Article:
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Saturday, July 13, 2024

Moussaoui’s last gasp

Zacarias Moussaoui Thursday got in his final licks but only after an angry federal judge and family members of some of those killed in the 9/11 attacks had their say.

A federal judge sentenced Zacarias Moussaoui Thursday to a grim future in a maximum-security prison, telling the al Qaeda conspirator he will “die with a whimper,” not in a “great big bang of glory” as he had hoped.

During an emotional, at times fiery sentencing hearing in which Moussaoui again spouted his contempt for America, U.S. District Judge Leonie Brinkema told him he will spend the rest of his life in a “super-maximum security facility.” But federal officials declined to say when the 37-year-old Frenchman of Moroccan origin will be transferred to the “Supermax” prison in Florence, Colo., _ known as the “Alcatraz of the Rockies.”

A day after a jury nixed a death penalty for Moussaoui, lawyers and courtroom observers tried to sort out how the jury came to its decision after seven days of deliberation. People close to the case said it appeared that one to three jurors held out, apparently adamant that Moussaoui’s role in the Sept. 11 plot was too minor to warrant execution.

Moussaoui’s move to Florence is likely to occur soon, so that the Alexandria city jail can dispense with machine gun-toting guards who arrived with him four-and-a-half years ago.

At Florence, he is expected to be housed in what amounts to solitary confinement in a 76-foot by 86-foot cell for 23 hours a day, with an hour for outdoor exercise. His fellow inmates _ though he won’t be able to talk with them _ will include notorious figures on “bombers’ row:” Unabomber Theodore Kaczynski, anti-abortion bomber Eric Rudolph, would-be al Qaeda shoe-bomber Richard Reid, and Ramzi Yousef, mastermind of the 1993 World Trade Center bombing.

Carla Wilson, a spokeswoman for the U.S. Bureau of Prisons, declined to confirm that Moussaoui will be transferred to Florence’s Administrative Maximum facility. But that is considered a foregone conclusion, since the decade-old, triangular prison in southern Colorado is the only federal “Supermax.”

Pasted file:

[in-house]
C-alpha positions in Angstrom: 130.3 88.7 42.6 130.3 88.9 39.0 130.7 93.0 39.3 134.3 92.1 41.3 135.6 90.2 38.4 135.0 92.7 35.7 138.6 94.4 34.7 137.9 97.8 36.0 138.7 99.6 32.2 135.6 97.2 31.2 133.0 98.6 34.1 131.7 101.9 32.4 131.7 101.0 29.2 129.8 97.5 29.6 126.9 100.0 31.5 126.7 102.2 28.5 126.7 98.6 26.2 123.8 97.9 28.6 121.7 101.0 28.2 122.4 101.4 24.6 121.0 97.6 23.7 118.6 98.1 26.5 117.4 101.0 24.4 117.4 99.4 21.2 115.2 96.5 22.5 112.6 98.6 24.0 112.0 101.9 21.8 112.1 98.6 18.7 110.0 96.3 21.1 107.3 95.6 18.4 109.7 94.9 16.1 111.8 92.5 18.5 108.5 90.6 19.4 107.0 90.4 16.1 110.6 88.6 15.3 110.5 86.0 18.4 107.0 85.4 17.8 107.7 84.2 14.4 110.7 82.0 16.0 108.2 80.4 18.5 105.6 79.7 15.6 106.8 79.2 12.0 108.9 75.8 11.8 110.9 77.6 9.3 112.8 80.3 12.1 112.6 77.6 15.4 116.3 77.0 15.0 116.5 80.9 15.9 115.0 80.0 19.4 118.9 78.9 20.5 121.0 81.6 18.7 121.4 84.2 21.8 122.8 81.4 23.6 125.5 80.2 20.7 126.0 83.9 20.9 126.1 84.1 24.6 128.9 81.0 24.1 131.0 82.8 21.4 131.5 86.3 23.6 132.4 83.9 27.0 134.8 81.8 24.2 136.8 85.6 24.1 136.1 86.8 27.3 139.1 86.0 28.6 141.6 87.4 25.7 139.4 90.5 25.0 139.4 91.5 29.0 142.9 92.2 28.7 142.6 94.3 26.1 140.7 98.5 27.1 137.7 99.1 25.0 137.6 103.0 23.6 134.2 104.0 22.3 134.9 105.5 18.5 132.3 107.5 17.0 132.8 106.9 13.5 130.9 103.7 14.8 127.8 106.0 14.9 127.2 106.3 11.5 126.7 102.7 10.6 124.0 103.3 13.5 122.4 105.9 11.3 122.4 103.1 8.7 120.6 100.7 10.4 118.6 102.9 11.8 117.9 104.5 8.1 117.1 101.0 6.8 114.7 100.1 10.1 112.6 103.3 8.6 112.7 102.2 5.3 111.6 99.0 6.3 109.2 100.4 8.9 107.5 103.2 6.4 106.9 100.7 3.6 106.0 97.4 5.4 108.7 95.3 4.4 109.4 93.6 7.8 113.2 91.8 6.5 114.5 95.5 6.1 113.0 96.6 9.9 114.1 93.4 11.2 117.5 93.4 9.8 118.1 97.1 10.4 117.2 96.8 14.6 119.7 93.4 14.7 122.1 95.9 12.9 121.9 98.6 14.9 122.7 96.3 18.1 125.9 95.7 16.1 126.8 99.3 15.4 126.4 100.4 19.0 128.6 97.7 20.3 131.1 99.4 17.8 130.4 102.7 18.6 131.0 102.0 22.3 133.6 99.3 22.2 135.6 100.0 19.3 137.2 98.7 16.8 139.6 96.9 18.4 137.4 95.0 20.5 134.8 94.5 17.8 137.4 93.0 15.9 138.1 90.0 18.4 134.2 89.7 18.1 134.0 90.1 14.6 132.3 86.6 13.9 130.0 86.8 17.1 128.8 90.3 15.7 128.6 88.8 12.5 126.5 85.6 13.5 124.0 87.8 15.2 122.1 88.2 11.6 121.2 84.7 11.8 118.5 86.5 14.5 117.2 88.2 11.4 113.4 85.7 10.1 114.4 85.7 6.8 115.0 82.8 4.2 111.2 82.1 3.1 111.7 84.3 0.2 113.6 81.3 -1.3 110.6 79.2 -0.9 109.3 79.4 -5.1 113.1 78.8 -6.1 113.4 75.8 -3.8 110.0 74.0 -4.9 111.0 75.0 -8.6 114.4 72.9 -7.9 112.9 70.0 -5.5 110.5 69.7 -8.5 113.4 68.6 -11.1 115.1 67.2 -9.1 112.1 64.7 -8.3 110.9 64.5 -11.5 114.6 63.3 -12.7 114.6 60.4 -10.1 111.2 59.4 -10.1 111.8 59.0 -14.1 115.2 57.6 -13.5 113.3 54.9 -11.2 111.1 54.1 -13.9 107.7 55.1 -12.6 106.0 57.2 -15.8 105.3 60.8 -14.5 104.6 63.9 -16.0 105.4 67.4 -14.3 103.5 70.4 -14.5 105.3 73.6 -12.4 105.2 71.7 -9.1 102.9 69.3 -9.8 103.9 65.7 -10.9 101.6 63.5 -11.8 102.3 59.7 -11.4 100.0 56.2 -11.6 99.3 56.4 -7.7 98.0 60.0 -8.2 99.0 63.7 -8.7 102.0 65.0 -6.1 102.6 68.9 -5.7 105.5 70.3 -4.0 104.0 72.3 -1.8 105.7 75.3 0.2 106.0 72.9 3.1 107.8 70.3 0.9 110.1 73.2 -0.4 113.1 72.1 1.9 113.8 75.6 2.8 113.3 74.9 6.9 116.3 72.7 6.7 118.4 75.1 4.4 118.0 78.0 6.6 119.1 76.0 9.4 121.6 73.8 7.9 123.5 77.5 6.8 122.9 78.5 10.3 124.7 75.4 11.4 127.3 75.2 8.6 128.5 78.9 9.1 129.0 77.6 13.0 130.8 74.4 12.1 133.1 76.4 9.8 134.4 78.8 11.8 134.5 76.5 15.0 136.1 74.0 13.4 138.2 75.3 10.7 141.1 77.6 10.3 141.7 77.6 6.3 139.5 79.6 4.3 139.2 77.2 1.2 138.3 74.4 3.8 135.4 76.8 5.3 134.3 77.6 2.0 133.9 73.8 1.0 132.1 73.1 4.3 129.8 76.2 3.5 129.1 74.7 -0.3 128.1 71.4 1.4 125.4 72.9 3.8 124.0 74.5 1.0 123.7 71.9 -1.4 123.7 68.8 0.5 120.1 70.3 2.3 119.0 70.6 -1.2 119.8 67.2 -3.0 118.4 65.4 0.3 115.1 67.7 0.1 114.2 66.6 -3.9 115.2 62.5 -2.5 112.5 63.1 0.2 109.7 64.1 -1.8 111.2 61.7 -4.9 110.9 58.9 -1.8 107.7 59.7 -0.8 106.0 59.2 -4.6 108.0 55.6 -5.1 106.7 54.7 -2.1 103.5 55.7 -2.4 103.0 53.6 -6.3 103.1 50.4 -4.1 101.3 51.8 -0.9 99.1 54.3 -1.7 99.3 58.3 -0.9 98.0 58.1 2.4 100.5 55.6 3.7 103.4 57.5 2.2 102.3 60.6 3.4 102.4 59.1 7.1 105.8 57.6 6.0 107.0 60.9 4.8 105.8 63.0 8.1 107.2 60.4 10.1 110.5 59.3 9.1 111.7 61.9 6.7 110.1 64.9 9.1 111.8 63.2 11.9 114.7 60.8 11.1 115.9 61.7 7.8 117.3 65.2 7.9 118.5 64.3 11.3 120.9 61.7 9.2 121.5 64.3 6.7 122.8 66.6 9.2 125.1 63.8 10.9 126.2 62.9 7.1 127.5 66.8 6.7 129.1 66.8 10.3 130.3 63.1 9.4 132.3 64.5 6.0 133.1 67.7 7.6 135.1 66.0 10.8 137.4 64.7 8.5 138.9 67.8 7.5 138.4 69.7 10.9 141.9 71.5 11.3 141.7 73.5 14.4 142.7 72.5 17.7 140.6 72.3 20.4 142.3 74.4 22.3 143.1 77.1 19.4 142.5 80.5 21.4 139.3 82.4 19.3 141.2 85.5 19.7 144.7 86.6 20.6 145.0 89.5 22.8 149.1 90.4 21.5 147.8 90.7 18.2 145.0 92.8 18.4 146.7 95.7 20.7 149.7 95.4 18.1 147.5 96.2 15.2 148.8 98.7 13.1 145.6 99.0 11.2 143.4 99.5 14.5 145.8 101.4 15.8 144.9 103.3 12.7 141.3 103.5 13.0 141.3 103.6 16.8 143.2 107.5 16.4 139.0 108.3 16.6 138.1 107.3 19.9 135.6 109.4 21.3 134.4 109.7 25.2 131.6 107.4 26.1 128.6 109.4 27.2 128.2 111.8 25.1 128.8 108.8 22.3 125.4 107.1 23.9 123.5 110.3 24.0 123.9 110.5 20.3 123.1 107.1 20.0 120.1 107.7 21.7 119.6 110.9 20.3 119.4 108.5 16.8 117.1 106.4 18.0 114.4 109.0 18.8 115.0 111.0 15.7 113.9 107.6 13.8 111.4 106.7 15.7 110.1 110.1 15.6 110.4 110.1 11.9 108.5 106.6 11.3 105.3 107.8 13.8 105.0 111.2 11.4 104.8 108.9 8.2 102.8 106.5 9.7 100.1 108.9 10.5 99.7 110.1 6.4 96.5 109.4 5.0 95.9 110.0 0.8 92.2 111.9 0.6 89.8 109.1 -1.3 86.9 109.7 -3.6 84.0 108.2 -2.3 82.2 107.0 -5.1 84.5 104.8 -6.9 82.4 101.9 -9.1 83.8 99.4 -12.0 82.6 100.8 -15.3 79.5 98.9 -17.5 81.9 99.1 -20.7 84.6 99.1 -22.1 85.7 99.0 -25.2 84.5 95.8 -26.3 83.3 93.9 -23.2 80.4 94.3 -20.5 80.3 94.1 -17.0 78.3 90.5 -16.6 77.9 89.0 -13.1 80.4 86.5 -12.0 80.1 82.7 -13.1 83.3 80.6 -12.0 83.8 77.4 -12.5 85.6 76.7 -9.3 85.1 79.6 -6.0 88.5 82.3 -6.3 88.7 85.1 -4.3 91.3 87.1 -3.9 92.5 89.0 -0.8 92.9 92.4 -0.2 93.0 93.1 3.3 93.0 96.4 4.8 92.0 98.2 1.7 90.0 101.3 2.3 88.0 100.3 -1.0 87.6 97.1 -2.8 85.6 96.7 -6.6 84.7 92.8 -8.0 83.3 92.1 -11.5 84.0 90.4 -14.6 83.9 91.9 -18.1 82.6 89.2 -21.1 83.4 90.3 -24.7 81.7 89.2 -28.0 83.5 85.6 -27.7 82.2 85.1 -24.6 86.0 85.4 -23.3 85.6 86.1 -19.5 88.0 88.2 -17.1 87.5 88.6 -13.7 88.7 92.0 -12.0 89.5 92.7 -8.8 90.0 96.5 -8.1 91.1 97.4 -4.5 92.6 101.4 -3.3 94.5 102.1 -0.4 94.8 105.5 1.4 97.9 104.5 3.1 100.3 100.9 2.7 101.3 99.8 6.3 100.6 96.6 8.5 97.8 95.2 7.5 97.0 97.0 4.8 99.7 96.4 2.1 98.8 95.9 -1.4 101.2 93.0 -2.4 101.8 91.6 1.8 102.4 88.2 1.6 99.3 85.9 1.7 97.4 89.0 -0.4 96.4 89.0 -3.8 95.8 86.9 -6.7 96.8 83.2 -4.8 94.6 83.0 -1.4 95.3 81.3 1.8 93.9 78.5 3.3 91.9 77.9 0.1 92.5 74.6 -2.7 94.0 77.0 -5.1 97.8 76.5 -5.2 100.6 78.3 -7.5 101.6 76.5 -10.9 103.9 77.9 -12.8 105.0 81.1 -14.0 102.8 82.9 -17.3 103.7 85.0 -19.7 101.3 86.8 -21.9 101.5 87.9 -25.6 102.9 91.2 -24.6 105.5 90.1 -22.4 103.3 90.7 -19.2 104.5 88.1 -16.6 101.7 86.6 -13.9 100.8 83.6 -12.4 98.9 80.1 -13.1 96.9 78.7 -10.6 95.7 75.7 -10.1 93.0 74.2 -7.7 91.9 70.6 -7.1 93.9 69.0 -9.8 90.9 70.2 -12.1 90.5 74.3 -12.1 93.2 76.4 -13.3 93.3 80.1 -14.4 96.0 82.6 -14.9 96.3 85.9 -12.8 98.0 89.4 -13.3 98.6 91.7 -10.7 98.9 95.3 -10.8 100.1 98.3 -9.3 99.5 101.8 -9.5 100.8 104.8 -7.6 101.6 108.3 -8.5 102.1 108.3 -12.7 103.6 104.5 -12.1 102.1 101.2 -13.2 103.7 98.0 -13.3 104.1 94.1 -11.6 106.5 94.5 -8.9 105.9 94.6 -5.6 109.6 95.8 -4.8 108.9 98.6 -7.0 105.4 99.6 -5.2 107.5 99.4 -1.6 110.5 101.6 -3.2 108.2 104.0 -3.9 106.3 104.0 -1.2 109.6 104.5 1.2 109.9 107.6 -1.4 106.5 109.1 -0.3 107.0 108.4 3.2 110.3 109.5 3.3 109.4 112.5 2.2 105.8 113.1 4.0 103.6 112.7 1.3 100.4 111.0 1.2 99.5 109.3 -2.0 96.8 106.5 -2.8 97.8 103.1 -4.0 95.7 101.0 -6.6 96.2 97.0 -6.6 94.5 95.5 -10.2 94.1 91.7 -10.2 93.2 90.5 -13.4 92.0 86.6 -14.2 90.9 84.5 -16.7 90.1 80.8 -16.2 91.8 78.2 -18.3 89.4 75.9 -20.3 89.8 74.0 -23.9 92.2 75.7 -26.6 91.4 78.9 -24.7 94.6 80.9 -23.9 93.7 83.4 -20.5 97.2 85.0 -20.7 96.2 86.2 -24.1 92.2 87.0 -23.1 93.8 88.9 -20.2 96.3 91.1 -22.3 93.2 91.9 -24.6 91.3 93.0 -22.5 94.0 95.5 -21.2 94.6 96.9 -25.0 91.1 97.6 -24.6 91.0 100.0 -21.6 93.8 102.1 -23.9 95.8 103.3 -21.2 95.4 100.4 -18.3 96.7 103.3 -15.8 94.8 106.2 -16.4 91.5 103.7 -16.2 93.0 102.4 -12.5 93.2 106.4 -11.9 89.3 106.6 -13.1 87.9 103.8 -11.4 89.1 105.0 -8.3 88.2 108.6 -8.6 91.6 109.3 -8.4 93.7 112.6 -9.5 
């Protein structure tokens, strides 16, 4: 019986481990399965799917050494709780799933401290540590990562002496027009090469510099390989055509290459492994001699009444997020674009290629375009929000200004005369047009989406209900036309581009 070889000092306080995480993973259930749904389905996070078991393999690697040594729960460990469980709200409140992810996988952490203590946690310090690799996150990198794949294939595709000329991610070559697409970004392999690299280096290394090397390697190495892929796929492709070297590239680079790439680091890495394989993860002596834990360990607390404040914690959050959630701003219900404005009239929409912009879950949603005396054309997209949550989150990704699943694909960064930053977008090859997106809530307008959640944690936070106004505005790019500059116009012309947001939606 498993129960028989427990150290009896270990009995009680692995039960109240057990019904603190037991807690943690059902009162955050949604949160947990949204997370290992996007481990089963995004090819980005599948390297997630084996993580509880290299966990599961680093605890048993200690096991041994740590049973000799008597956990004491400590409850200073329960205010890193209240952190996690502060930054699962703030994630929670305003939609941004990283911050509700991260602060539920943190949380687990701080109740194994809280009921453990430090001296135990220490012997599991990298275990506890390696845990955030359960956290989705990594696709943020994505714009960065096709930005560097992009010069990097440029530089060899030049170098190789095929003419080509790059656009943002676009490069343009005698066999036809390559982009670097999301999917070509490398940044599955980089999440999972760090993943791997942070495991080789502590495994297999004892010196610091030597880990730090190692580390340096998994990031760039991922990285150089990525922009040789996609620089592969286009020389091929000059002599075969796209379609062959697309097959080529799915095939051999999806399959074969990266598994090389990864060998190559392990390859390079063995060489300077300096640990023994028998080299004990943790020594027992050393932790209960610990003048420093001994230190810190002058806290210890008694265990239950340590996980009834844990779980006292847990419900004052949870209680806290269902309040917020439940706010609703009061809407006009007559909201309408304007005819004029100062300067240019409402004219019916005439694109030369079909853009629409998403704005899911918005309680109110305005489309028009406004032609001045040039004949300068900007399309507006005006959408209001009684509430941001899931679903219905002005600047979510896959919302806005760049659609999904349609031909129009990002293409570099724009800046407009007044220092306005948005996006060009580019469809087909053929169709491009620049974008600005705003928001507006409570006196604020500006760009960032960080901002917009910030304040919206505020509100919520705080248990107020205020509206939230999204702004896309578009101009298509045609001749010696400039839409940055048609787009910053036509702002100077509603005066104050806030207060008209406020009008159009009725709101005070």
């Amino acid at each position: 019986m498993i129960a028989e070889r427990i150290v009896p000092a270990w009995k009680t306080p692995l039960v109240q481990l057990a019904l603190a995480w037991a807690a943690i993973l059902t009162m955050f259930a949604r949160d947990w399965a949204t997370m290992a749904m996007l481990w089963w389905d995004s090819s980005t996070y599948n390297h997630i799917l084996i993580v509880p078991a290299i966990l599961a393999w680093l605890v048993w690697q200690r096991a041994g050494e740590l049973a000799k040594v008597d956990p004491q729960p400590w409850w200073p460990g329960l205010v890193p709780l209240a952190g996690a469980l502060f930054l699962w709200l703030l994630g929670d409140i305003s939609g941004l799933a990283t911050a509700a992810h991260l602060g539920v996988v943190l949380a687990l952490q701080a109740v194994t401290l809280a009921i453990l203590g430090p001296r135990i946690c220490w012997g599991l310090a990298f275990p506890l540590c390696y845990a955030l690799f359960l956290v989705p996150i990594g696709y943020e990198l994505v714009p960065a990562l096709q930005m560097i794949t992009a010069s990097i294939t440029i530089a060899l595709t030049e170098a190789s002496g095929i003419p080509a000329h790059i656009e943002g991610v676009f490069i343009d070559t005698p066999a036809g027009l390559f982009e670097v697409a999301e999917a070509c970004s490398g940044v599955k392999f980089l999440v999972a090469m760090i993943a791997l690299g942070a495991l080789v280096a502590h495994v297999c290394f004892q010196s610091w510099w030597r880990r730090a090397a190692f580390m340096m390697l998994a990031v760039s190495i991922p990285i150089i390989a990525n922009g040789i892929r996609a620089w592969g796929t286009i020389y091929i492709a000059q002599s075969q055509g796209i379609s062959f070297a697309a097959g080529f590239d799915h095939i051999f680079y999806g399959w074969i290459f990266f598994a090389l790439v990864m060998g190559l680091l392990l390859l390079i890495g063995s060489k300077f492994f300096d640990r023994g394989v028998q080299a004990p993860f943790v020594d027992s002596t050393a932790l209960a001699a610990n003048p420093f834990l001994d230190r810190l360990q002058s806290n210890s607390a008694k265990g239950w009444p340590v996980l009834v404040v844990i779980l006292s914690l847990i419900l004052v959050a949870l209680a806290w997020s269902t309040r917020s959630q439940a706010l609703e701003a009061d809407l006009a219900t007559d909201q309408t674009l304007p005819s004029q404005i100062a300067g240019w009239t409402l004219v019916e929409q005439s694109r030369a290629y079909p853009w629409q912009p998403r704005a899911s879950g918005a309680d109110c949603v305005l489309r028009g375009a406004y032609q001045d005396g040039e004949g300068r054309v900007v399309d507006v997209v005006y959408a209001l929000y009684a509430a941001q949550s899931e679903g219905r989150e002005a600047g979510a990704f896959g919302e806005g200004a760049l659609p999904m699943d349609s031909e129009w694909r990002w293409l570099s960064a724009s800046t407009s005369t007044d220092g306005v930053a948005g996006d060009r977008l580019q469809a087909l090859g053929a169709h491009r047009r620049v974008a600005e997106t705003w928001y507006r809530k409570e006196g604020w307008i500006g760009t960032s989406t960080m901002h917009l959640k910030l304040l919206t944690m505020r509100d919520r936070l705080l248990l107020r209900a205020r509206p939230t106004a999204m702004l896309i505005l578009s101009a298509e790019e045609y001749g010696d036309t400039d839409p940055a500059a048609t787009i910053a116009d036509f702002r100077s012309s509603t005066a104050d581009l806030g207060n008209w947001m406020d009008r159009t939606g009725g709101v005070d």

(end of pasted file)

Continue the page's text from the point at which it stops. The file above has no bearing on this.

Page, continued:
Wilson said inmates there have a shower, toilet, bed, desk and television in their compact cells and are allowed to watch educational and religious programming honoring all faiths over closed-circuit television. She said the cells have long, narrow windows facing the courtyard _ “there are no mountain views.”

Meantime, French officials said they may eventually press the United States to let Moussaoui serve his sentence in his homeland under two conventions covering the transfer of convicts.

Three people who lost their spouses when a plane crashed into the Pentagon on Sept. 11, 2001, accepted Brinkema’s invitation to speak during the sentencing and confronted Moussaoui with their anger and pain.

Rosemary Dillard, the first of the trio to step to the podium, turned to the defendant a few feet away and said in a loud, angry voice: “You wrecked my life, wrecked my career, took the most important person in my life from me. …

“We watch you twiddle at your beard and make faces and feel no remorse. I hope that you sit in that jail without seeing the sky, without seeing the sun and without any contact with the world … I feel nothing but disgust.”

She was followed by Abraham Scott, who lost his wife of 23 years, and Lisa Dolan, widow of Navy Capt. Bob Dolan.

Taking his turn, Moussaoui looked them in the eyes and again voiced his defiance, cursing America’s “hypocrisy” and shouting his belief that President Bush will release him before leaving office.

Seizing one last public stage in a deep, raspy voice, he told Dillard sarcastically in his broken English: “Maybe one day she can think how many people the CIA have destroyed their life. You say we are a hate organization. I say the CIA is a peace and love organization.”

Noting that Dolan’s husband worked on a warship, he said: “You have an amount of hypocrisy beyond any belief … Your humanity is a very selective humanity.”

Moussaoui pleaded guilty a year ago to six counts of joining in an al Qaeda conspiracy to seize and crash U.S. jetliners into prominent buildings. Prosecutors sought his execution for lying to federal agents after his Minneapolis arrest in mid-August 2001 to conceal the hijacking plot.